|Statistics and Files|
|Start: Bont Newydd||Distance: 2.8 miles (4.5 km)||Climbing: 230 metres|
|Grid Ref: SH662720||Time: 2 hours||Rating: Easy|
|GPX Route File||Google Earth File||About Aber Falls|
|Start: Bont Newydd||Distance: 2.8 miles (4.5 km)|
|Grid Ref: SH662720||Time: 2 hours|
|Climbing: 230 metres||Rating: Easy|
|GPX Route File||Google Earth File|
Summary: It is a relatively easy walk to reach and view Aber Falls, popularly recognised as the most beautiful waterfall in North Wales. The walk can be made entirely on a clearly marked trackway from the start at Bont Newydd. Wheelchair access is also provided, such is the status of the falls. My walk diverts slightly on the outward walk to the falls by climbing into the conifer plantation of Coedydd Aber National Nature Reserve on the east side of the valley. The return is along the good valley floor trackway.
I was lucky to find a parking space by the roadside near to Bont Newydd. It was midweek and I was early; any other time and I would have had to drive to the parking area provided for the walk which is a little further beyond the bridge. I preferred this option, it gave me a start to the walk which involved walking on a path alongside Afon Rhaeadr Fawr. I enjoyed the roughness of the path along a narrow course hemmed in by watercourse to my left and steep bank to my right. A wooden fence between me and river below kept me safe.
After five minutes of walking on the narrow unmade path I crossed the river by a footbridge and started my walk along the hard track which is suitable for all. Everything from wheelchair to bus could negotiate this bit of the walk and I bet they do. I did meet a couple pushing their infant child to see the waterfall which I was pleased about. I did not see any bus though which I was also pleased about. The narrow valley I had driven up from Abergwyngregyn to Bont Newydd and which I had walked on the narrow unmade path was much wider now and as a consequence wider views were unveiled. After a dull morning sun was breaking through in some places. It highlighted Moel Wnion by shining on it like a spot lamp.
About third way on the walk to Aber Falls I came to a sign which offered two optional routes to Aber Falls. The one pointing left said "Rough: half an hour through the plantation". The one pointing right said "Gentle: half an hour past the visitor centre". I took the rough option, deciding to return by the gentle track. After a very short haul up the bank to my left I was walking on a high line along a field parallel to the track below. After the length of the field a gate permitted me into the plantation. Then I walked happily on a good path through the high line of plantation trees. It was not rough at all. It was fun. The walk through the plantation about a half mile long. Then I came out of the dark and into the light.
From the plantation I followed a narrow path down the lower east slope of Llwytmor Bach to the valley floor. It was leading me directly to Aber Falls. On the descent I spotted the waterfall for the first time. I was instantly impressed and eager to get close up. I scurried down the bank as fast as I could while keeping safe. Then at the bottom I met the good path which I had left earlier and followed it through a thicket of gnarled dwarfed trees to reach the waterfall. My goal was attained.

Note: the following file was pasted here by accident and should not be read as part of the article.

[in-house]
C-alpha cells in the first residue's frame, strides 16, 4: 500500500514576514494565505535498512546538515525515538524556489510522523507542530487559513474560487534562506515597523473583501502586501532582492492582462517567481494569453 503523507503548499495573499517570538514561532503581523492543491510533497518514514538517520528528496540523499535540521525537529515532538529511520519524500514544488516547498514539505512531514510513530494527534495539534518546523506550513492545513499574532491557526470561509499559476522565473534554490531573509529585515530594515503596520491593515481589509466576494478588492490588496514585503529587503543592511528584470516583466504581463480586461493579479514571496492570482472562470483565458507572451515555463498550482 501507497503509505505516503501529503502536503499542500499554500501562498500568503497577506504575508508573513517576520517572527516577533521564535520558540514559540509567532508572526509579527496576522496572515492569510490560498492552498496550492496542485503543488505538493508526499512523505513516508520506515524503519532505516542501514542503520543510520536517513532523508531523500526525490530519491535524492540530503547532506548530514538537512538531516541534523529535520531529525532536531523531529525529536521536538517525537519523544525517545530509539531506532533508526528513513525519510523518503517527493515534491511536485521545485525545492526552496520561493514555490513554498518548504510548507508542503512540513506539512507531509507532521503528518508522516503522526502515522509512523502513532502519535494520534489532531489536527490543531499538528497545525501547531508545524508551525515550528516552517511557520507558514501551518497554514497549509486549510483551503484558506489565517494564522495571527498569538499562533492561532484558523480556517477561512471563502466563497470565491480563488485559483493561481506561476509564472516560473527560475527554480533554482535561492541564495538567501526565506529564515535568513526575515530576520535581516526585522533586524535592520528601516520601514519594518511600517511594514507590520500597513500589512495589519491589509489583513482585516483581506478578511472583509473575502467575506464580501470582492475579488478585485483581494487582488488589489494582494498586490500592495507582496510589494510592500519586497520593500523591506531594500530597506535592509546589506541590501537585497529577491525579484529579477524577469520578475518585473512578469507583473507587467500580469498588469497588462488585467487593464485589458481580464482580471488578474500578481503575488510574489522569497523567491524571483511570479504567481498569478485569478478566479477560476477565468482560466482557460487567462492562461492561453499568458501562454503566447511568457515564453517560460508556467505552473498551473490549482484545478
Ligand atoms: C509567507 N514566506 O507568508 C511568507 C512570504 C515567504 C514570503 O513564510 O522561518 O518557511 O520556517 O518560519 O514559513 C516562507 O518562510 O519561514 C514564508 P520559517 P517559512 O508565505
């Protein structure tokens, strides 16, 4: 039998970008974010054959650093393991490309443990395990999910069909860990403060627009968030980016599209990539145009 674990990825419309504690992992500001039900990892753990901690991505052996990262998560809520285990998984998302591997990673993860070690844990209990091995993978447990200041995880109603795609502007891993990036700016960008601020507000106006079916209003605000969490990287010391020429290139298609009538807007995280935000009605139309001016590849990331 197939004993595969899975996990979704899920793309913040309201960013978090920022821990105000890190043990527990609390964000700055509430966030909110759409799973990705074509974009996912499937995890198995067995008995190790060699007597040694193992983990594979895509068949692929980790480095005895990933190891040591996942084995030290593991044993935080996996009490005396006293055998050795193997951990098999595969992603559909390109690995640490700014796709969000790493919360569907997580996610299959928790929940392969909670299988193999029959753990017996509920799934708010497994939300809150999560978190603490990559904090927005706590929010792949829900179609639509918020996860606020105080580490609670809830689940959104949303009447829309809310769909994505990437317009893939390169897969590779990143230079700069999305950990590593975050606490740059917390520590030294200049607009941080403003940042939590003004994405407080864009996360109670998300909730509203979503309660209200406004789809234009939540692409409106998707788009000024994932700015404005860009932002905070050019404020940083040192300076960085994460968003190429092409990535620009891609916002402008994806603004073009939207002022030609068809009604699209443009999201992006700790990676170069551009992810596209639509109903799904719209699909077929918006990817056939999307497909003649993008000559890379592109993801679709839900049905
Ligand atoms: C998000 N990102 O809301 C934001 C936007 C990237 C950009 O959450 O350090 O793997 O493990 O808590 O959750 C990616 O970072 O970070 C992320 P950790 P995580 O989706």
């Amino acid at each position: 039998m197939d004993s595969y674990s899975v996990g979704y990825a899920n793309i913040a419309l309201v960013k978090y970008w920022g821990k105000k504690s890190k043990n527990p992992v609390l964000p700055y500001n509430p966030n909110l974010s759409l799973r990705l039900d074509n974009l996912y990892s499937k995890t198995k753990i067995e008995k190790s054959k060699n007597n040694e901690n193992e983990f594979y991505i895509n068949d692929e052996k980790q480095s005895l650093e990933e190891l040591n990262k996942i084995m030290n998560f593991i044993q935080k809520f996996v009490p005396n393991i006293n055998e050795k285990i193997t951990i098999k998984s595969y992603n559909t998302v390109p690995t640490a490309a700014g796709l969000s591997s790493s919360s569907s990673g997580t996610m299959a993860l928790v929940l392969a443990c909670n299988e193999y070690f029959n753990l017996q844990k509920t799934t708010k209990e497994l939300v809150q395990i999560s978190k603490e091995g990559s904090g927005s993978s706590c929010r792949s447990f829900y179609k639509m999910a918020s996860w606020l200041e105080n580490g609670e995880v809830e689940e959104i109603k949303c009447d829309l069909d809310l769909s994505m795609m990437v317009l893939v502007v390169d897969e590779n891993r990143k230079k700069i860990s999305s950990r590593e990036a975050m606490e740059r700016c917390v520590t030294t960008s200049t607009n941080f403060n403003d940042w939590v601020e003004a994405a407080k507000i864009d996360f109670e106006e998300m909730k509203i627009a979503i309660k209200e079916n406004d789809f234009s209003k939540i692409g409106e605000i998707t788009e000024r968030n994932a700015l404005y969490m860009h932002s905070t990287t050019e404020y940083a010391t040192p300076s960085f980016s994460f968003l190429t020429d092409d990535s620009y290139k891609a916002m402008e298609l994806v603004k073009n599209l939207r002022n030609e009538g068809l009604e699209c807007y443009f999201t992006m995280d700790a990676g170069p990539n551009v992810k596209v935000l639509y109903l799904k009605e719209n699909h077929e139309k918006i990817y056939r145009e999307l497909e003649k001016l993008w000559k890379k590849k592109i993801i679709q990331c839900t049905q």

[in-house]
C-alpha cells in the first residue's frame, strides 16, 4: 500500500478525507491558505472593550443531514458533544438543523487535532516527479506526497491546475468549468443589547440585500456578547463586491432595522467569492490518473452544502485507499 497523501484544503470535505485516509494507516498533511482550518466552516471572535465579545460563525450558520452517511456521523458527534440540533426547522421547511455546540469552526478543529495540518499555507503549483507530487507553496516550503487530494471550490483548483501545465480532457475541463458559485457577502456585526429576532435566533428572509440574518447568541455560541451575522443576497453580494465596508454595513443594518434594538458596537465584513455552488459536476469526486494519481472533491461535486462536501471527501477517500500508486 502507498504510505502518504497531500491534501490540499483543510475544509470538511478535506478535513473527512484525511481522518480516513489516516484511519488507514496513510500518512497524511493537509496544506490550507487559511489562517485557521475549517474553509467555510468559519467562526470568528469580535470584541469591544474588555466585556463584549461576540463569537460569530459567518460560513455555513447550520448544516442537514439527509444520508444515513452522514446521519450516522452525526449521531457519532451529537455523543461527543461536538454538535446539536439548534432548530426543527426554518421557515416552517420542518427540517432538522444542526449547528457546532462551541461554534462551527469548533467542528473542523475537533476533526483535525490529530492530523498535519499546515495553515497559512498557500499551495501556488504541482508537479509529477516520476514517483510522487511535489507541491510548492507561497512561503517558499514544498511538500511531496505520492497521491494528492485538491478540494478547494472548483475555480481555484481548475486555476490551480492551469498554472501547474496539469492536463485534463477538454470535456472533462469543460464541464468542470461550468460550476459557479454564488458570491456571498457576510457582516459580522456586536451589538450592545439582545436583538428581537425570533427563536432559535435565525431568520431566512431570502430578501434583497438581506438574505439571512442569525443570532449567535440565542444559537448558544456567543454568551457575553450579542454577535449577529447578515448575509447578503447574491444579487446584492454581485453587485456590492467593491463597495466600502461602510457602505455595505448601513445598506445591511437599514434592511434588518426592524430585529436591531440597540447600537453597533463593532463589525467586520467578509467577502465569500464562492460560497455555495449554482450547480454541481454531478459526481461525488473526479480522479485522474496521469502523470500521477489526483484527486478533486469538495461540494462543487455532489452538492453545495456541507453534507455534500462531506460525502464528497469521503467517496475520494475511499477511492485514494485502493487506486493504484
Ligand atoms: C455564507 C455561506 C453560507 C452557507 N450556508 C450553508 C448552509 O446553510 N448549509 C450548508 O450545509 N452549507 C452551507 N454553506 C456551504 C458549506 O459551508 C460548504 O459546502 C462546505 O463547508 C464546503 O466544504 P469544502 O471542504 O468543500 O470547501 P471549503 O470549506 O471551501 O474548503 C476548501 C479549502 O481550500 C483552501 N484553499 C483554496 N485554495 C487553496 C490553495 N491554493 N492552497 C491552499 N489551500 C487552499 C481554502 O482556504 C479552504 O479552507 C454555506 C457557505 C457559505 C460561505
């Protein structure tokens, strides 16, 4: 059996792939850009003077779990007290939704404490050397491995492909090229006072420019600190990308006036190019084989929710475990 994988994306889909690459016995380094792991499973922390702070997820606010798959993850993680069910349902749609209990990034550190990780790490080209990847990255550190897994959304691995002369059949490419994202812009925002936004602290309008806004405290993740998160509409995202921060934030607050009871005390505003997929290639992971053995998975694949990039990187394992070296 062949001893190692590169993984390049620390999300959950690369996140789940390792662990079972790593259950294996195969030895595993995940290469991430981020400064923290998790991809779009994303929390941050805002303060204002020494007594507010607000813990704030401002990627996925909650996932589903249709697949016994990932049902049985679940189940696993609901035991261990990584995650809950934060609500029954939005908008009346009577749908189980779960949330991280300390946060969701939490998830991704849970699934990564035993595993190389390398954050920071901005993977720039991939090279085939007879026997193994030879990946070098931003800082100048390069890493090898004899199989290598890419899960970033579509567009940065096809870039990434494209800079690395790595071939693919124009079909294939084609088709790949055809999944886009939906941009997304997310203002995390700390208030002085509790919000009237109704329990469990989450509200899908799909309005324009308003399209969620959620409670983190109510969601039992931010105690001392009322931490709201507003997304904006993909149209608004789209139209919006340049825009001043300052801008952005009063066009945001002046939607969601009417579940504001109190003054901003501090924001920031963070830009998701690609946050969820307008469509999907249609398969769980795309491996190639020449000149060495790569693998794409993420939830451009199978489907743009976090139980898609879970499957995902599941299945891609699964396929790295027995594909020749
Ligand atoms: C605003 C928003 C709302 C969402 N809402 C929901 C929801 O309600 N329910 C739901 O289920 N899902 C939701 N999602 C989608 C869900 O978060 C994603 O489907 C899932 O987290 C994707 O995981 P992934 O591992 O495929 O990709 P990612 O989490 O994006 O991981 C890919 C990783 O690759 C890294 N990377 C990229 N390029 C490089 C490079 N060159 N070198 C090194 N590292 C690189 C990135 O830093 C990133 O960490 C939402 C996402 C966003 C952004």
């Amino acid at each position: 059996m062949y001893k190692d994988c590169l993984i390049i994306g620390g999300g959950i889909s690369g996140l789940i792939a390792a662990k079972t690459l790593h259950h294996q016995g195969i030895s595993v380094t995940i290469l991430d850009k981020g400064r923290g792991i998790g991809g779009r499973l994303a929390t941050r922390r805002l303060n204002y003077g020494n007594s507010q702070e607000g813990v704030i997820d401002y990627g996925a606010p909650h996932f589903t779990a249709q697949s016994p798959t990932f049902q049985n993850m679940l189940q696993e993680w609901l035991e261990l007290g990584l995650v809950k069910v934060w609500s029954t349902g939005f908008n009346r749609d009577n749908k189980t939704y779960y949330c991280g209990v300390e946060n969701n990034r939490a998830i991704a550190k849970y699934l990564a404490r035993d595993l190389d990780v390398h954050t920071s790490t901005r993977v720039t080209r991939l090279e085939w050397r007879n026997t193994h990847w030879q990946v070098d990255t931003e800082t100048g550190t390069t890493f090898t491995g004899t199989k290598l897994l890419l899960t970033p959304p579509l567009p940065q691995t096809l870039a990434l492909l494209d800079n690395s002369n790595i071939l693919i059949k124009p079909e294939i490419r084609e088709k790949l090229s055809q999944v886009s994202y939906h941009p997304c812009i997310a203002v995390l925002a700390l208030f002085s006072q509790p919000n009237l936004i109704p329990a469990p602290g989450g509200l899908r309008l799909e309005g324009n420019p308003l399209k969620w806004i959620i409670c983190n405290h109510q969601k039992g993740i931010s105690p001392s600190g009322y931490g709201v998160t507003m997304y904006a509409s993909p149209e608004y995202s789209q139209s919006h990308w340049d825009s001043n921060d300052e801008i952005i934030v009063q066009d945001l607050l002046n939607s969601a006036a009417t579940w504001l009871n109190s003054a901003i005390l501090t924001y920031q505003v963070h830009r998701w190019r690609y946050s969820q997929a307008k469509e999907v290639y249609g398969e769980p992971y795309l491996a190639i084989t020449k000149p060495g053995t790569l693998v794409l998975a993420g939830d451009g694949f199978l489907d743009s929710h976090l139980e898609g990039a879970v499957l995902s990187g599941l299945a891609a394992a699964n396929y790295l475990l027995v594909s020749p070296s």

"WOW, this is impressive" was my immediate thought. Aber Falls, Rhaeadr Fawr is a gorgeous waterfall. Crystal clear water sheets over a sill of dark gray/ touching on black igneous rock. The practically perfect contrast of moving white on static black was entrancing. I could not take my eyes off it as the water swilled and gushed down the slithery face of the rock. I was rapt, utterly taken in by the form, the grace, the magnificence of it all. I walked up the path to its end and then edged closer still on to the rocks set beside the left hand side of the drop pool. I steadied myself to get as close as I could in order to feel the power of the waterfall. After immersing myself in the moment and trying to still time I had to draw myself back to the path. I was not done with Aber Falls though. I had seen a footbridge giving access to the far west side of the falls. I crossed it and climbed up a bank. From this right hand side I could not get to drop level but the elevated vantage point gave me another perspective and another view. Again I could not help but be impressed.
Everything said of Aber Falls/ Rhaeadr Fawr was true. My friend Adam Gallimore had told me I had to see the waterfall some time before this visit. Thanks Adam, you were right to insist. I do not usually hang about on walks as I am keen to get to the next place on my explorations but I spent 20 minutes admiring Aber Falls. That is a long time for me but every second spent was worth it. I had an unforgettable experience at Aber Falls.
I made my return journey by sticking with the easy track to the visitor centre. It was a pleasant walk back as the trees in the valley were entertaining to view, still in the full flush of summer leaf while beginning their darkening green stage before their blazing into Autumn colour. Rowan were full of red berries, at their most gorgeous stage. The sunshine helped of course, bringing out the full shade of colour available. Soon I reached the visitor centre and some people were enjoying refreshments in the garden area. I was tempted to join them but I had another walk planned for the afternoon. I would enjoy my lunch in Betws-y-Coed.
Still I had my walk to finish and I concluded it by retracing my steps on the narrow unmade path. I crossed the little footbridge once more and climbed up to follow the path hemmed in by hill and river. It was fun once more and I bounded along back to Bont Newydd. Soon after my walk was done but the experience of it was banked. The memories of Aber Falls are as fresh today, as I write this story, as they were when I was there. I hope it stays that way.